Some albums just hit you the first time you listen to it. This record was one of those for me. Through listening and experiencing the force of this record, I came to understand that not only was this one of the best albums ever, but that something from the little Louisiana town of Ruston could have something that was worth anything at all. I present to you the magnum opus from Neutral Milk Hotel, “In the Aeroplane Over the Sea.”
Even now, very few bands have the electric, buzzy song that these gentlemen perfected. “In the Aeroplane Over the Sea” is still maybe one of five albums in my life that I’ve been able to play back to back and not be bored. The big draw of course, is how Mangum’s anything but normal voice can draw you in, while other members(Julian Koster, Scott Spillane and Jeremy Barnes) keep the off the wall sound blazing behind him.
From the opening notes of “The King of Carrot Flowers Parts 1 & 2,” you can feel the honesty behind Jeff’s voice. In modern music it simply wouldn’t work, but here it portrays a certain eerie, but comforting vibe. Some people can’t get into it, and that’s fine. Certain others though, not only get it, but are drawn to it. It’s easily one of the best, most signature voices I’ve ever heard. It’s been noted several times that the Arcade Fire were influenced greatly by this band, and you can tell by both Mangum’s and Butlers distinct and honest voices. Butler’s voice in some points is very much an homage to that of Mangum's. Arcade Fire even signed to the record label Merge because of their involvement with NMH. That how important Neutral Milk Hotel is to the indie rock scene. One of the current biggest names in music was greatly influenced by them.
By the third song, which happens to be the title track of the record, you’re completely engrossed in what is still a unique sound. What this album does is it manages to deliver us to an unhappy place. That place of course, is the world during the time of World War II, and more importantly to the world of Anne Frank, the little teenage girl who was trying to adjust to a time where she was told she wasn’t needed. In the Aeroplane isn’t really a gentle, loving album. It’s a sad reminder of the evils of man. Mangum has never said it outright, but in interviews and shows he has mentioned the album's core subject, which is why people think this is his letter to a beyond this world Frank, and how he wishes he could save her.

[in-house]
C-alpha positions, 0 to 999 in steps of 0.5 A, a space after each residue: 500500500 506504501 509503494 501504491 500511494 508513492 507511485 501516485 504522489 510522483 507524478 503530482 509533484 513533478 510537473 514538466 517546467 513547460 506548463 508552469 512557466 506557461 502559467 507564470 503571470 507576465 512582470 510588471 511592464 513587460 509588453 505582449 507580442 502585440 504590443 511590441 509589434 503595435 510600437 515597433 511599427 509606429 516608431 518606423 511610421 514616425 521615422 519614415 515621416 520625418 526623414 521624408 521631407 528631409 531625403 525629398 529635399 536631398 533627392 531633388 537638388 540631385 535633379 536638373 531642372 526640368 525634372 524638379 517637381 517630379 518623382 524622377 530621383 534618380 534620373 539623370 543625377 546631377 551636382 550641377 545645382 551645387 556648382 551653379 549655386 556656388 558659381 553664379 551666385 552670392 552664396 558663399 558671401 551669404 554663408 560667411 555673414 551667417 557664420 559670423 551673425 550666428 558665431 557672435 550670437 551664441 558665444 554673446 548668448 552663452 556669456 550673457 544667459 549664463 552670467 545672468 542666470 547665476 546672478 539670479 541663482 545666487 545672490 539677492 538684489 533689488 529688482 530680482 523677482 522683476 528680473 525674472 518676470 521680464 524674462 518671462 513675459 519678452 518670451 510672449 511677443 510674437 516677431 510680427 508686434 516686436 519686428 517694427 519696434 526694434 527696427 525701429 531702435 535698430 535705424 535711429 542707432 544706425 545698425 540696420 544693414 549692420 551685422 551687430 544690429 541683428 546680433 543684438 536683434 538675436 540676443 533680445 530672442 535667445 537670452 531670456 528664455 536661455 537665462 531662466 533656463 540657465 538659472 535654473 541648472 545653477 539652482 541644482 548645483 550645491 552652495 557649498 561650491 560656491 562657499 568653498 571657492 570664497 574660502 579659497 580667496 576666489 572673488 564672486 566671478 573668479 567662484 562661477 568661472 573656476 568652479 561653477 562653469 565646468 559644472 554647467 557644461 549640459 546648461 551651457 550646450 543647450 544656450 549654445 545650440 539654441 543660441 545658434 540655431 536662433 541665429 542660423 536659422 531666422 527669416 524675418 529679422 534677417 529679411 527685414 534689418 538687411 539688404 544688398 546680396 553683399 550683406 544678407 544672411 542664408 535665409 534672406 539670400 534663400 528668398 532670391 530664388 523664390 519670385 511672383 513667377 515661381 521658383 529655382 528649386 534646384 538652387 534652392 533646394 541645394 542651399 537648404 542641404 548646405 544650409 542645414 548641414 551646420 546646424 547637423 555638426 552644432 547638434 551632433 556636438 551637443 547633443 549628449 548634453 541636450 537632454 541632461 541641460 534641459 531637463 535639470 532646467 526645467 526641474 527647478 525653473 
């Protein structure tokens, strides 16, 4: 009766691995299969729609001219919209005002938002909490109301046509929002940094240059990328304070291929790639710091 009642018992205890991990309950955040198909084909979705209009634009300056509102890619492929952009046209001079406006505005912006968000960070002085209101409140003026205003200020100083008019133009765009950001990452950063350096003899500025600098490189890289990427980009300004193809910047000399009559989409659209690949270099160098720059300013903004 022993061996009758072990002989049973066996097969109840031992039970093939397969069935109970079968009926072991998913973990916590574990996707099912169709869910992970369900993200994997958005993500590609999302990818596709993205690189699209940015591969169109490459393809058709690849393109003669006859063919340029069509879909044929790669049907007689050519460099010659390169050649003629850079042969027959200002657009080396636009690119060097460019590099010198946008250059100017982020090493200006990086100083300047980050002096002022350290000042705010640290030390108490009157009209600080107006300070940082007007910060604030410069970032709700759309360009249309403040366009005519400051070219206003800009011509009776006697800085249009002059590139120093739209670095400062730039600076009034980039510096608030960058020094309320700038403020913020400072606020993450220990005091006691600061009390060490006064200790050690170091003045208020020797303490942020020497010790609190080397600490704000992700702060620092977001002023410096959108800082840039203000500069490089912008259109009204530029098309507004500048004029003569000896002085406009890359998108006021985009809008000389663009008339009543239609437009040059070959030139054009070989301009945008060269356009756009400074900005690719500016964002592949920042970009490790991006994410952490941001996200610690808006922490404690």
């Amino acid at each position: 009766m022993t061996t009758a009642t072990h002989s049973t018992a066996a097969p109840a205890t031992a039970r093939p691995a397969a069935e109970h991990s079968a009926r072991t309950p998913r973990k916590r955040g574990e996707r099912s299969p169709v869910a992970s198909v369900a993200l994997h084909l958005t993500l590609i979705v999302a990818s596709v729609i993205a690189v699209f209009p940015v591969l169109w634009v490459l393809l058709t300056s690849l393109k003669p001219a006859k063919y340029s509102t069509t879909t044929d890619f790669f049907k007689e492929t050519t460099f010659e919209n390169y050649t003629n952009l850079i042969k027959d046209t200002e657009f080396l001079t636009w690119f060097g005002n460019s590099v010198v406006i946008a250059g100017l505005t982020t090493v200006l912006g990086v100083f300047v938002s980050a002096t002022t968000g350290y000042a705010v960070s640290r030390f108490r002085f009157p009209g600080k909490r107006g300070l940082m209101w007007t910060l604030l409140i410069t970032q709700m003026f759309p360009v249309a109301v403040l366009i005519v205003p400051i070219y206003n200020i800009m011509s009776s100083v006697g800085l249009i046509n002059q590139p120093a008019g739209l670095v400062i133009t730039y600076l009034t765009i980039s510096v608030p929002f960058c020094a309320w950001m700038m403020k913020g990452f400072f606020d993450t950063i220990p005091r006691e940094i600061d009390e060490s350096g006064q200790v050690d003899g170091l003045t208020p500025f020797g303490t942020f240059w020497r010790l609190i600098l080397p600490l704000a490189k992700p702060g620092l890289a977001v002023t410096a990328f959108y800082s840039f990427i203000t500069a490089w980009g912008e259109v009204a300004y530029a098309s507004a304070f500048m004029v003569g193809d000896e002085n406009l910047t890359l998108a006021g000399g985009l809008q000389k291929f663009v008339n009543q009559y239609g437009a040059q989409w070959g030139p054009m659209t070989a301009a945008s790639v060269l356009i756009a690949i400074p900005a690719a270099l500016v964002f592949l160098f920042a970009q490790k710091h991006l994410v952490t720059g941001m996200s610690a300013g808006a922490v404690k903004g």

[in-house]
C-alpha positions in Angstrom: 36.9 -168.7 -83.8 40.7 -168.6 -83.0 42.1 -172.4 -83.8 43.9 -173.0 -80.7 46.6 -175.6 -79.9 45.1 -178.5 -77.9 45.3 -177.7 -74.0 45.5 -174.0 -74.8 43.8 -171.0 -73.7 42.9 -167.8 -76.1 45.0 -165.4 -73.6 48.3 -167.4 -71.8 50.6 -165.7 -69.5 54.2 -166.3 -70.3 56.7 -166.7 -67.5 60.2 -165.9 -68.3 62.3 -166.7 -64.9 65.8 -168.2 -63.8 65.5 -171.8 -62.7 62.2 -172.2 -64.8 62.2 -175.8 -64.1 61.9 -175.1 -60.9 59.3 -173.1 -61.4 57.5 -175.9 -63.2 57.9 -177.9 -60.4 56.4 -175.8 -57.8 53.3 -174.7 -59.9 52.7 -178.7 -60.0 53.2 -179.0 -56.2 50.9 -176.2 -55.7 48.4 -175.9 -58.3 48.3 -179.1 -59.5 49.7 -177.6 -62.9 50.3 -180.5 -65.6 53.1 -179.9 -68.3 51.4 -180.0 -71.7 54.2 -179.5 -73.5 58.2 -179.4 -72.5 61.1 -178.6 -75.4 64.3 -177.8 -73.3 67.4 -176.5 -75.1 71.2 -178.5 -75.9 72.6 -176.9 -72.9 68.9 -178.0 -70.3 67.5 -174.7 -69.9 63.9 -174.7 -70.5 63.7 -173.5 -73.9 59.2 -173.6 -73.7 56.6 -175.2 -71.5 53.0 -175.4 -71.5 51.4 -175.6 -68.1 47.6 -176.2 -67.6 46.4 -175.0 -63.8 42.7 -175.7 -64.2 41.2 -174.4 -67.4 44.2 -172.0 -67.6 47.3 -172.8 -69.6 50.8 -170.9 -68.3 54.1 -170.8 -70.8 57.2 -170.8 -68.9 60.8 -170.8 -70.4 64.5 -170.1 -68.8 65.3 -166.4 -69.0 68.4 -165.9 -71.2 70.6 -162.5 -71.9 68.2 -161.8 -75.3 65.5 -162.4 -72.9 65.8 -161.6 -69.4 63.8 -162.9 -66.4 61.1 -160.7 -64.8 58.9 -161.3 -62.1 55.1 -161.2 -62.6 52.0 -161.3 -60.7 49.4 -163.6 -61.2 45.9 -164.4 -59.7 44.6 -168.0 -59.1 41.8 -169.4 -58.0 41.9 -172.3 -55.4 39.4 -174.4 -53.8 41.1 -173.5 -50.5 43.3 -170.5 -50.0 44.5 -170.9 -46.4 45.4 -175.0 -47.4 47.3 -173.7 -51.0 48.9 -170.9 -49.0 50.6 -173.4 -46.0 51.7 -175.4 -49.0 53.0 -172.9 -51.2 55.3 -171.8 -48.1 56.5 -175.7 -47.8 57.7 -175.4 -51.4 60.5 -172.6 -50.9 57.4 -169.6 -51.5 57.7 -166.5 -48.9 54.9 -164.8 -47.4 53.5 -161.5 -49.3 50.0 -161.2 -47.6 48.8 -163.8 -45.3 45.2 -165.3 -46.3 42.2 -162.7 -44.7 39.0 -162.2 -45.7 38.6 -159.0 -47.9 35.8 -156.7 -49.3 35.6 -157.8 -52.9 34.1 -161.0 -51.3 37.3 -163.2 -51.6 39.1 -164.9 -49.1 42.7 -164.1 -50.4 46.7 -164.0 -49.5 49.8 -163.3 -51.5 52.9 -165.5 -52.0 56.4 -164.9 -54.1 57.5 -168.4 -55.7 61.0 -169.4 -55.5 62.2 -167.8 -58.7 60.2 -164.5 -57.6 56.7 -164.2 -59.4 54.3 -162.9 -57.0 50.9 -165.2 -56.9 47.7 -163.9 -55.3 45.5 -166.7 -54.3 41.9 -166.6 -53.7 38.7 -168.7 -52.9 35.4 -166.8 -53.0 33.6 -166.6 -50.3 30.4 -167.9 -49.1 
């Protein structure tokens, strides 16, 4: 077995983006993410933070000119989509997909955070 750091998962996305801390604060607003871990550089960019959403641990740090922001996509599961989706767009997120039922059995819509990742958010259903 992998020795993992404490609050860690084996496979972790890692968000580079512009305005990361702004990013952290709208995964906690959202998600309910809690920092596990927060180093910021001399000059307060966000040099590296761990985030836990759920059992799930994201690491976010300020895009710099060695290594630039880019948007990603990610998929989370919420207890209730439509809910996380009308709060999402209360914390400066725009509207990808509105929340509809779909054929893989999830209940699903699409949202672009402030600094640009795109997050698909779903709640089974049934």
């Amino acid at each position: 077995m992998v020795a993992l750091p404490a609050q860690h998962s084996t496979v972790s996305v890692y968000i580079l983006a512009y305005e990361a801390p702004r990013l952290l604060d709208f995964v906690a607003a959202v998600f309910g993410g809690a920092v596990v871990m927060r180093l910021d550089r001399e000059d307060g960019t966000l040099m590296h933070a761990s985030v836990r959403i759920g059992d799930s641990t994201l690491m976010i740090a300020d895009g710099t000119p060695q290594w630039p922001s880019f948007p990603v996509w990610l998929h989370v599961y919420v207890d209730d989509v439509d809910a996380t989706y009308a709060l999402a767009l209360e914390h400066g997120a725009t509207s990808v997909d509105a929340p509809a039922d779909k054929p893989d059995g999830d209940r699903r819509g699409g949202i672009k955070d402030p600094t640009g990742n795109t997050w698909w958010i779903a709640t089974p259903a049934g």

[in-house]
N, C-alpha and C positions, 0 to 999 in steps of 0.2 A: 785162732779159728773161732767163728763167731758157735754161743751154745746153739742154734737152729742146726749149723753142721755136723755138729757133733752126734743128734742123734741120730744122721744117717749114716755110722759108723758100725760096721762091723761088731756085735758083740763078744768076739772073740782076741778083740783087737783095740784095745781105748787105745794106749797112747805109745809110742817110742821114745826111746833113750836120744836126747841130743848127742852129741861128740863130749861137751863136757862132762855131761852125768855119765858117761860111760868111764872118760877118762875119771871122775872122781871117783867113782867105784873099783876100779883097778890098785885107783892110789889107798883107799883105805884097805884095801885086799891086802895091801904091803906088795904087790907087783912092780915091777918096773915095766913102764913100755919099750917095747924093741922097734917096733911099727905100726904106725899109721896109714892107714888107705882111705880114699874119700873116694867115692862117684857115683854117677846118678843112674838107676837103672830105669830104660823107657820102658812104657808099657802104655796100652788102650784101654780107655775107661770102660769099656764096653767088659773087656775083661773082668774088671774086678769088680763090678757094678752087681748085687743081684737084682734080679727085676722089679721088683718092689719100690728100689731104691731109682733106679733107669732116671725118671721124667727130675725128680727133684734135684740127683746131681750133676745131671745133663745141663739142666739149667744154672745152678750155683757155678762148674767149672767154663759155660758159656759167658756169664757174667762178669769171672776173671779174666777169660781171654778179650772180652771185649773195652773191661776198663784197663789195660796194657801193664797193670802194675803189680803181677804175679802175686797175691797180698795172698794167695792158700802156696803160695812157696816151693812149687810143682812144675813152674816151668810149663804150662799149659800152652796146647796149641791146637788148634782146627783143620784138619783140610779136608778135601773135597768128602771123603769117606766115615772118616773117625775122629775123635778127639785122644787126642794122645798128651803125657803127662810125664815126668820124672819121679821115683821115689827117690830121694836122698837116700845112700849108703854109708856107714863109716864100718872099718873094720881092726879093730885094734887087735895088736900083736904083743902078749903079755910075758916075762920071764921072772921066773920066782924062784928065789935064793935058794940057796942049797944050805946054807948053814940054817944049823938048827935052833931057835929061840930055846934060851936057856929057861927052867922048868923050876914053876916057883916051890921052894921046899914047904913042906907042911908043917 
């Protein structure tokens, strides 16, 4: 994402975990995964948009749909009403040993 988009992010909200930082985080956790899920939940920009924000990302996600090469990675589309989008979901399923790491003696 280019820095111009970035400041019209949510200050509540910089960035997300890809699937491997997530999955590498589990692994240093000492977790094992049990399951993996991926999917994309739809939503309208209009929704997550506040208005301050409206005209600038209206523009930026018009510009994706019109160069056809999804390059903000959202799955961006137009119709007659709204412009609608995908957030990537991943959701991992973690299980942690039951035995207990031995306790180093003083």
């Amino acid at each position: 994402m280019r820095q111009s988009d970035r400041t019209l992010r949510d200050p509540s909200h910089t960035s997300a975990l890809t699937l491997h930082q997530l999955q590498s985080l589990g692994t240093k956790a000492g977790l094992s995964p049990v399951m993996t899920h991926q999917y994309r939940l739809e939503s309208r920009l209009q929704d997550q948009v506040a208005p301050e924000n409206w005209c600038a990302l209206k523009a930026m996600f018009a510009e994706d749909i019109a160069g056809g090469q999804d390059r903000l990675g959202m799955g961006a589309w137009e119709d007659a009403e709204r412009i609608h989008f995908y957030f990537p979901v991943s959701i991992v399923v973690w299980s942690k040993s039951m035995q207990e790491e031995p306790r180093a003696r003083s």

The urge to save her is especially obvious in a song called “Two-Headed Boy.” It’s an immediate song which focuses only on Mangum’s voice and his acoustic guitar. It’s one of the more bittersweet tracks on the record, and it’s near the end where you feel the worst about the events that inspired this album. Many of the songs here evoke a certain sadness that is punctuated by the pain in not only the music, but by the loneliness in Mangum’s voice. We’re then treated to a little something reminiscent of a funeral march, complete with slow drums and haunting, somber horns. As a person lucky enough to see this band perform live, this section truly gives the listener goose bumps.
Following that, the upbeat sounds of “Holland 1945” are presented to us. The upbeat nature only concerns the music though. This is probably the most obvious reference to Anne Frank. He’s desperately trying to free her and save her from the ugly world she was never supposed to witness. This is also probably one of their best known songs besides the title track. It’s my favorite for sure. The music just brings me back to a time that was more simple. It’s a beautiful song, but like much of this band's work, it has a dark undertone that is present if you choose to allow the lyrics and methods of storytelling to stay with you in your heart.